The MA Writing for Children focuses solely on creative writing for a young audience from picture books and early readers up to writing for teens and young adults.
Our course was the first of its kind when it began over 15 years ago. Tutors have a wide range of experience as children's novelists, editors and academics and we continue to flourish as part of a dynamic creative writing centre at the University of Winchester and beyond.
Our excellent links with The Winchester Writers' Conference enable our Masters students to 'mentor' visiting children's editors and agents, while the Society of Children's Book Writers and Illustrators' annual conference at the University offers further opportunities to build contacts and get involved in events and workshops.
MA students edit and publish their own work in LITMUS and may also submit work to the University's other student writing magazine, VORTEX, both of which are sent out to selected agents. The international peer-reviewed journal Write4Children is edited by our own Professor Andrew Melrose and Dr Vanessa Harbour and students are welcome to submit articles or reviews.
Find out more
If you are passionate about excellence in writing for children, keen to develop your own creative work, ready to take on new challenges and in search of the support of like-minded staff and fellow students then do get in touch with the programme leader Judith Heneghan. Alternatively, view our video and read our FAQs section below.
Frequently Asked Questions
I want to write for children. Why enrol on an academic course?
An MA in Writing for Children is an academic qualification that can pave the way to further study at PhD level. However, the emphasis within our programme is on providing a structured, supportive yet critically rigorous environment in which to develop as a writer. Our students learn about what works and what doesn't work in their writing. They experiment with voice, technique and form, become more self-aware as writers and develop a greater writing range.
I want to get published. Will the MA help me achieve this?
We recognise that being published is the aim of most of our students. No writing course can guarantee a publishing deal, but editors and agents frequently tell us they view our graduates with particular interest. Our programme enables students to pursue highly individual projects, engage with the needs of young readers and navigate the expectations of the publishing industry. Guest speakers include children's editors, agents and booksellers. Our graduates include authors Mark Lowery, Judy Waite, Anna Perera, Anna Dale, Rachel Rivett, Kelly McCain, Sarah Rubin and Kathy Ashford.
Am I too old to do an MA?
One of the strengths of our programme is the diversity of our students. They range in age from their early twenties to their seventies and beyond.
Some students have recently completed an undergraduate degree, while others have been working or caring for families for many years. What matters most is a passion for writing.
How much writing are students expected to do each week?
Students are generally asked to produce 3-4 pages for the weekly workshop. In addition, all our students are strongly encouraged to write as often as they can in order to cement a writing habit as well as working on specific tasks and stories.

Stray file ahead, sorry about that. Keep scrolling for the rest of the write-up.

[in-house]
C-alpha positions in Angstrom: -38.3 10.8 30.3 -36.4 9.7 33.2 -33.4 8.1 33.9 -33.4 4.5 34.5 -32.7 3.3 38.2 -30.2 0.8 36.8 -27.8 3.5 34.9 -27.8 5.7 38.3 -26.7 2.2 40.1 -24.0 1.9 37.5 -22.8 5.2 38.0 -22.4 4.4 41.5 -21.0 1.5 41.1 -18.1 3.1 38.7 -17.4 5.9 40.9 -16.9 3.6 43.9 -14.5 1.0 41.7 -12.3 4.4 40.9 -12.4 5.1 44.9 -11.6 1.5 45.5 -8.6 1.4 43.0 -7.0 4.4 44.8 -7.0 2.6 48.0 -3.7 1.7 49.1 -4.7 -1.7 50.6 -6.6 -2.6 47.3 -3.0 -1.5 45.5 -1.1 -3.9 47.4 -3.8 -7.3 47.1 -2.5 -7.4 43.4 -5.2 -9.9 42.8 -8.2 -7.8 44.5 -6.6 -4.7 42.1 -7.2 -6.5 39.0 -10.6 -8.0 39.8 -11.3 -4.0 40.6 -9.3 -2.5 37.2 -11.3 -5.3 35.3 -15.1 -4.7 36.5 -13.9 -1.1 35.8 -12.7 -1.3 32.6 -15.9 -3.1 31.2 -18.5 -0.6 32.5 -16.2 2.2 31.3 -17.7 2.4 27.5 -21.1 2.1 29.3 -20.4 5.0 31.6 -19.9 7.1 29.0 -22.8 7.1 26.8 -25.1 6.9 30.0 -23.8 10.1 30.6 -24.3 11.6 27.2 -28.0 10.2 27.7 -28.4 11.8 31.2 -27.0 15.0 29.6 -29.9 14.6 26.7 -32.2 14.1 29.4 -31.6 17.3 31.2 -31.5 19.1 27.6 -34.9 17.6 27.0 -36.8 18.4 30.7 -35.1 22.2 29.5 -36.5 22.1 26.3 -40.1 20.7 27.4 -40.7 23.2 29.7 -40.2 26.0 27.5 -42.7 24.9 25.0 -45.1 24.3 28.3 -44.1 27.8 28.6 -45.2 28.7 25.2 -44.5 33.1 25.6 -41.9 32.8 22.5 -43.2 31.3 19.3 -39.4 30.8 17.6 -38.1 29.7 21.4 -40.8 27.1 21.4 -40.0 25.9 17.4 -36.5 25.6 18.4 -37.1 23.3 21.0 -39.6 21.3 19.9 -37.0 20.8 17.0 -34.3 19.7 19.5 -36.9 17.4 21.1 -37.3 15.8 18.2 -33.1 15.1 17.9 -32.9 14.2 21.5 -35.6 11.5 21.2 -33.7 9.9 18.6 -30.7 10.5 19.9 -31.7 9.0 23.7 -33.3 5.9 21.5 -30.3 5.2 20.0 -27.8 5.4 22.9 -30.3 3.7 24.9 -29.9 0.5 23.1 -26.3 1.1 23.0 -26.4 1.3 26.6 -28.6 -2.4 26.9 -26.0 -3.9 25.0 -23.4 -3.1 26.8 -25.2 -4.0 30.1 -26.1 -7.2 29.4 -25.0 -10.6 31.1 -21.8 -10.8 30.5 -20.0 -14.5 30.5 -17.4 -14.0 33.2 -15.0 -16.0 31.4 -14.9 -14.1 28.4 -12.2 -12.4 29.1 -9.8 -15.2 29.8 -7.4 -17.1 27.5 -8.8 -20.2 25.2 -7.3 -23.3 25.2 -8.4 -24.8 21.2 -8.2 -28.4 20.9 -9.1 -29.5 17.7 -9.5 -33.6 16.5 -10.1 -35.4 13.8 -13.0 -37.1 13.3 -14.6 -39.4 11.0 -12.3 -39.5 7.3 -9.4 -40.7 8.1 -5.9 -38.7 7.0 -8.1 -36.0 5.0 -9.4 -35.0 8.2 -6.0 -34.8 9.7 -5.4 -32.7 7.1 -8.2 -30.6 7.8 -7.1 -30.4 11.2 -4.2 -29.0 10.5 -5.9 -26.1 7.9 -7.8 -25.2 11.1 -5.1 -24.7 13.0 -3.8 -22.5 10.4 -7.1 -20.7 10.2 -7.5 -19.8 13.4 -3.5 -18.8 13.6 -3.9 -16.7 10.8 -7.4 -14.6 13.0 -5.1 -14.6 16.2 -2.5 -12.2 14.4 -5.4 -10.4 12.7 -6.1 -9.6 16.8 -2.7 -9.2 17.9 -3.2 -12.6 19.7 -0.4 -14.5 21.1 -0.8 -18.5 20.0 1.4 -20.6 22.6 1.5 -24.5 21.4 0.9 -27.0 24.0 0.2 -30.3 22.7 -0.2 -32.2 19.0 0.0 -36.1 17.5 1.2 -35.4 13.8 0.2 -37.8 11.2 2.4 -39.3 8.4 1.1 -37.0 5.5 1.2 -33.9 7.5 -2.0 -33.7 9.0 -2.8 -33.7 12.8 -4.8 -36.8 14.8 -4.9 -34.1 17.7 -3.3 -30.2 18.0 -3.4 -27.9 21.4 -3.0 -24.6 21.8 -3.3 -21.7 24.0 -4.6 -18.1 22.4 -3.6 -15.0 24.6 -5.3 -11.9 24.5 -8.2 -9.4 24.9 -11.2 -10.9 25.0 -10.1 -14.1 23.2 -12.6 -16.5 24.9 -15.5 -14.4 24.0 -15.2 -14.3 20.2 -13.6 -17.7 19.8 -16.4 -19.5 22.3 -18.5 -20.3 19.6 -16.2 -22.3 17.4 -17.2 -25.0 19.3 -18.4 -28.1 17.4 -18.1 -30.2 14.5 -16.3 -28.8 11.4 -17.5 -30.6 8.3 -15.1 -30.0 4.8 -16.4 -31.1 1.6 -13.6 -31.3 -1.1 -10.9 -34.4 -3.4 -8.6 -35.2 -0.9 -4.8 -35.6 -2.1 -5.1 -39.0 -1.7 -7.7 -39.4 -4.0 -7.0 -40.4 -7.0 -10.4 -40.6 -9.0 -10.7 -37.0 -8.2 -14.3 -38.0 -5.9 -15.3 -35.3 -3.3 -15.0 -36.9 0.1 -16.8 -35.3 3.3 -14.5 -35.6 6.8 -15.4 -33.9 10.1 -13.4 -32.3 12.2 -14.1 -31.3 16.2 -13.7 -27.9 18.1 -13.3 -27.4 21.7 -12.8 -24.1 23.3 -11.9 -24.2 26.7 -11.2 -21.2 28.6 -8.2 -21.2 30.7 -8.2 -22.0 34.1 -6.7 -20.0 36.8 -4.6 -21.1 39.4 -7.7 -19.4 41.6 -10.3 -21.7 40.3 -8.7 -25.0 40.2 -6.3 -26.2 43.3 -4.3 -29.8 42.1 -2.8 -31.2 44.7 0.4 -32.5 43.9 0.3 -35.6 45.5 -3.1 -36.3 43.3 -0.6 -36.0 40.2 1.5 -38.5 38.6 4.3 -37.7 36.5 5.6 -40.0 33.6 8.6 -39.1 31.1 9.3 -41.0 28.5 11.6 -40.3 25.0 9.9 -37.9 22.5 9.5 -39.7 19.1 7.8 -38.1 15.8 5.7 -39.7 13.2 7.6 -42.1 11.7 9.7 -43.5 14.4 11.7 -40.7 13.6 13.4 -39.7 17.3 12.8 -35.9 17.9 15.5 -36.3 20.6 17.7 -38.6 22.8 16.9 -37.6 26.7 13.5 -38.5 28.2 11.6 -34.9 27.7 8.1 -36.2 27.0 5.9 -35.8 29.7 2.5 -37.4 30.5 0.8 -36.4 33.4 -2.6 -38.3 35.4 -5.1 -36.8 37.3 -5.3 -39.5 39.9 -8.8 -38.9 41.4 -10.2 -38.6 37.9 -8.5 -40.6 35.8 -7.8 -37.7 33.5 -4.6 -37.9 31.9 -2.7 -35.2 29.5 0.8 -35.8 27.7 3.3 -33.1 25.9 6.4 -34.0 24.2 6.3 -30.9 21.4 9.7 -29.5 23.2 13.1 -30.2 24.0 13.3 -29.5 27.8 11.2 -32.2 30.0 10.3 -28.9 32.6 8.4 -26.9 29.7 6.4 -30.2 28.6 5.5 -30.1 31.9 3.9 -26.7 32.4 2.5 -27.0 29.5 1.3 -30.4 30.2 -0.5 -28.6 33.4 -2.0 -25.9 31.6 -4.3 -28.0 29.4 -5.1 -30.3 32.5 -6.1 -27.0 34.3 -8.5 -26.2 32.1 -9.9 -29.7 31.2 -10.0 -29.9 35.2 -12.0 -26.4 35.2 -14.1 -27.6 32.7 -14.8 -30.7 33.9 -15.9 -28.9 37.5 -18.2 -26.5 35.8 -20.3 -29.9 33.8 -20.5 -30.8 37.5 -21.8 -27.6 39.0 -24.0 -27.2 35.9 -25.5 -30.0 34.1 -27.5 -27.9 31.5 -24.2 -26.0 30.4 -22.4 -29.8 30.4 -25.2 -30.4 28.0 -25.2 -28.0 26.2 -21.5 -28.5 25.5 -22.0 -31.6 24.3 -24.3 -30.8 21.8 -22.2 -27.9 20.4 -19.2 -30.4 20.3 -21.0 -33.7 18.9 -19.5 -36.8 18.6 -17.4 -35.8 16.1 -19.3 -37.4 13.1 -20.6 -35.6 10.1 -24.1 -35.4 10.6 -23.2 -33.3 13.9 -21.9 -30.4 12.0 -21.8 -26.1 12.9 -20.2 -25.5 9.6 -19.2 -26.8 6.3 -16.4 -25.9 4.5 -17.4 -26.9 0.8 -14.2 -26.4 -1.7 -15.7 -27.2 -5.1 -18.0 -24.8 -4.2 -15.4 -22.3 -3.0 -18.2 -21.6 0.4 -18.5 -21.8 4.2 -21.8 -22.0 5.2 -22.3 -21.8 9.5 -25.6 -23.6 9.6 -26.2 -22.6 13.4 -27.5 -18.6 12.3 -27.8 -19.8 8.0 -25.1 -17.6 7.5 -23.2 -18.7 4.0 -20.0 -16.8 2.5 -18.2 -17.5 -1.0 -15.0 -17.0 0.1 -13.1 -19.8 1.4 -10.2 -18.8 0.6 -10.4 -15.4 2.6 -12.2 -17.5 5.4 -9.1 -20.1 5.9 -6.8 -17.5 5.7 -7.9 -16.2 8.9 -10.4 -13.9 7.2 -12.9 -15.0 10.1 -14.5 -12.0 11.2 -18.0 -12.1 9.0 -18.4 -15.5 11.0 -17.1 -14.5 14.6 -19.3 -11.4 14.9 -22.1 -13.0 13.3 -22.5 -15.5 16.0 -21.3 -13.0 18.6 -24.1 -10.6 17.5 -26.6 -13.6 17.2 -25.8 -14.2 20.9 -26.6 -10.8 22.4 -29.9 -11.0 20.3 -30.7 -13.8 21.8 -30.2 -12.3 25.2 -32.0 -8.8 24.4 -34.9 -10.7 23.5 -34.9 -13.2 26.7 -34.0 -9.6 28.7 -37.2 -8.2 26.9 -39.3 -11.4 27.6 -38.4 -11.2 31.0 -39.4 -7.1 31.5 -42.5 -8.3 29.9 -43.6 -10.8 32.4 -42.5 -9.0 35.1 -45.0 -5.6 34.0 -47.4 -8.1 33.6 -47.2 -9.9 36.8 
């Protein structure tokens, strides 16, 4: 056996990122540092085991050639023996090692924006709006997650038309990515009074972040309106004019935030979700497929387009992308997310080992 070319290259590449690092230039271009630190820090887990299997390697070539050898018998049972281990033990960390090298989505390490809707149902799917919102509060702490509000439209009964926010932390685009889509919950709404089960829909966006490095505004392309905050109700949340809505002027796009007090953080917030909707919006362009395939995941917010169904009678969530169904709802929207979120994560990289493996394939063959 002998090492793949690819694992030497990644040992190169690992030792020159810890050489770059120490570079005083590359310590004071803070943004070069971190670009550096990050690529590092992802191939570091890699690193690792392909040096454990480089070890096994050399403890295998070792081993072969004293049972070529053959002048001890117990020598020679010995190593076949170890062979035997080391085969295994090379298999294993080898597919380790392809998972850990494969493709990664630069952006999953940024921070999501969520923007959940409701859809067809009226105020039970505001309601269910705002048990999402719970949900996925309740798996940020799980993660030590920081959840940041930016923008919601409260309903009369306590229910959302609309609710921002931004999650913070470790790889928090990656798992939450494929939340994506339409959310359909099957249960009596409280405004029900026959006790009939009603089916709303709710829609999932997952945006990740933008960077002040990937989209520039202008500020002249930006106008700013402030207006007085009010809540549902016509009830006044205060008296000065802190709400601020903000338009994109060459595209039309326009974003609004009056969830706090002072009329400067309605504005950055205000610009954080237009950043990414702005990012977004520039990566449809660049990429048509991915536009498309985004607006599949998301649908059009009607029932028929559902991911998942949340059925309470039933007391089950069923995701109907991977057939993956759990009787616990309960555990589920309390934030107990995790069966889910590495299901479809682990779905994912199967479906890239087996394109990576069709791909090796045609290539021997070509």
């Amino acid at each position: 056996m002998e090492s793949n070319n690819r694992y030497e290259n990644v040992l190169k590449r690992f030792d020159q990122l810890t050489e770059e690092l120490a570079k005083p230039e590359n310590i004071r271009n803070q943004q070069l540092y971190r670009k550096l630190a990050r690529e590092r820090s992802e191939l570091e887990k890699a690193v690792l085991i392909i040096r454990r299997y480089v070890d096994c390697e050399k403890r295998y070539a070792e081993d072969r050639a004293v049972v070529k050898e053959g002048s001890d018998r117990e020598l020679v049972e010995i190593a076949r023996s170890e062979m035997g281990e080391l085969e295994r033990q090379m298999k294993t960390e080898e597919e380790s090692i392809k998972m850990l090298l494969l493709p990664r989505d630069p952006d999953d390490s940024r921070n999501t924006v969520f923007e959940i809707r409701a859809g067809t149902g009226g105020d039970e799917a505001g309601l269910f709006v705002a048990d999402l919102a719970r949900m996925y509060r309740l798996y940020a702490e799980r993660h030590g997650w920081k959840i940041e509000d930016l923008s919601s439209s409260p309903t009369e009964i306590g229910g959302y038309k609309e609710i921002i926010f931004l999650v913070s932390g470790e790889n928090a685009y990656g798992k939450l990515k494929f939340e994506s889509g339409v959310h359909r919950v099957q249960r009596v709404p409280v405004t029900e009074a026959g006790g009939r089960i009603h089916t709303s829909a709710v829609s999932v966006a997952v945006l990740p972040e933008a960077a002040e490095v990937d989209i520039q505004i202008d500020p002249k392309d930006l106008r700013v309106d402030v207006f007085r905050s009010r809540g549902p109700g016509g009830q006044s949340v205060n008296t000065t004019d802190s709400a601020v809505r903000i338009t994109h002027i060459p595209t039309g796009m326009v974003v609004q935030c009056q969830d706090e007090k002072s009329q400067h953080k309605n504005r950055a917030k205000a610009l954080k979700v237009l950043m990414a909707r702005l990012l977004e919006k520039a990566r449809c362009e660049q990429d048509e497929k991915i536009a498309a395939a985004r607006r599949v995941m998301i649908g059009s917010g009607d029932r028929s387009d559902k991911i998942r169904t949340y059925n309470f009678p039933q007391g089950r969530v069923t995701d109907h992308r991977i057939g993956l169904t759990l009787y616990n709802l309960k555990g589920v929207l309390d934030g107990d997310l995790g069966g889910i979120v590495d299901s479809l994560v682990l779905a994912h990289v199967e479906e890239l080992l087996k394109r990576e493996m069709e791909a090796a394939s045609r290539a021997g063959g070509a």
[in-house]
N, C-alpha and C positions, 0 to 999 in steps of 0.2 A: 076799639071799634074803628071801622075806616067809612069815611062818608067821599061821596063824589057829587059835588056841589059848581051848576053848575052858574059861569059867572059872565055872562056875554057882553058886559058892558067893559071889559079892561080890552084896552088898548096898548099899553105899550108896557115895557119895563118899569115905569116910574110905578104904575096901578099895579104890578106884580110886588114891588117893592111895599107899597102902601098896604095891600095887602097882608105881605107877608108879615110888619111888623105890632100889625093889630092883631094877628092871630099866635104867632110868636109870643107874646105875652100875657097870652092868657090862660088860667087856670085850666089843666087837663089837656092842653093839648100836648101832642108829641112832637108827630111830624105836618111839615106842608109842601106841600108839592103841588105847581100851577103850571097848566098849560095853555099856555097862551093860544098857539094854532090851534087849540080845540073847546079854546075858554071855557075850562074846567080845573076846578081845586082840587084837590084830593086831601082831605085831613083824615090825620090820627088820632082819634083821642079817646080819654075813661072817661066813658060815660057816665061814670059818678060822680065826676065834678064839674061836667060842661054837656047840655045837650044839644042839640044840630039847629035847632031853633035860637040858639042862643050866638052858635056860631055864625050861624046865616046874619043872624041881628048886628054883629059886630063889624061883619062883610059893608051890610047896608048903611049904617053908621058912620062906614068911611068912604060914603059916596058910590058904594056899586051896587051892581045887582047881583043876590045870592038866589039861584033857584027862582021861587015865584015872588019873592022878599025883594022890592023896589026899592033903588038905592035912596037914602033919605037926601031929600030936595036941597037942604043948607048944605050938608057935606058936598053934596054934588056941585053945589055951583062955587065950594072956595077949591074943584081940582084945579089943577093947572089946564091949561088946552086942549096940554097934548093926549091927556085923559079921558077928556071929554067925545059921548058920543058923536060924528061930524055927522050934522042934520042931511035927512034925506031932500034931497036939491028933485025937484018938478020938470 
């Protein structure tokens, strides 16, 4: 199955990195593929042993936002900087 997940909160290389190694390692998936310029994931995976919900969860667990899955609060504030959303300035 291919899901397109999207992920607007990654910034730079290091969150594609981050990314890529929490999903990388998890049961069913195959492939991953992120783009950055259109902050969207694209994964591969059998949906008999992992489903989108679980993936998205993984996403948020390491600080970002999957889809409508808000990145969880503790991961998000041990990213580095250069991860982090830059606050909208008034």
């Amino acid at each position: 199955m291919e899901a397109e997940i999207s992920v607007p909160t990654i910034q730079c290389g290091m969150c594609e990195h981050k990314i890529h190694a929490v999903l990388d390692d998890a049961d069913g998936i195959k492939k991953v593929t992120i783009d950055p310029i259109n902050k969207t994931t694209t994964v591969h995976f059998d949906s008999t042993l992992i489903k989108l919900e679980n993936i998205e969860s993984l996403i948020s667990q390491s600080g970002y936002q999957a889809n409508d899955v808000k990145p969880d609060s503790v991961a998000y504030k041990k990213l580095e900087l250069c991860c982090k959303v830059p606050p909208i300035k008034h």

What happens during a workshop?
Workshops take place within the seminar throughout each module. They act as a sounding board for new work. Students read out a piece of writing which may be a response to a set task or part of a longer work-in-progress. They then receive constructive feedback from the group - a vital part of the learning process for all concerned.
How big are the teaching groups and how much one-to-one contact can I expect to have with tutors and lecturers?
Seminar and workshop groups tend to be between 6 and 12 students. The module tutor is available for face-to-face tutorials and emailed feedback throughout each module, though we ask students to understand that tutors teach a range of classes across the university and are also engaged in writing and research. The programme leader is also available for advice and feedback throughout the academic year.
How is the final degree assessed?
The award MA Writing for Children is assessed in three ways:
- By submission of a piece of creative writing at the end of each module;
- By submission of a short self-reflexive essay or research paper at the end of each module;
- By submission of a dissertation at the end of the course, which is generally a creative piece of 15-20,000 words and an accompanying academic rationale of around 3000 words.
I want to study part-time. What does this involve?
A part-time student will take five modules over two academic years.
Each module involves attending one three-hour evening seminar per week, for 12 weeks. At the end of the final module, students embark on their dissertation. So a typical pattern of study would be as follows:
Year 1, semester 1
Fiction for Children, Tuesday 6-9pm
Year 1, semester 2
Writing for Early Years, Monday, 6-9pm
Year 2, semester 1
The Writer As Researcher, Monday 6-9pm
Year 2, semester 2 The Publishing Project, Tuesday 6-9pm
Year 2, semester 2
Fantastic Fiction, Wednesday 6-9pm
How long would I have to write my dissertation, and what kind of support would I get?
Some students submit their dissertations in the September after their taught modules end " this gives them about five months for writing and editing. Others take an extra year and submit the following September. Each student works with a single supervisor and typically meets/receives feedback up to six times during this period.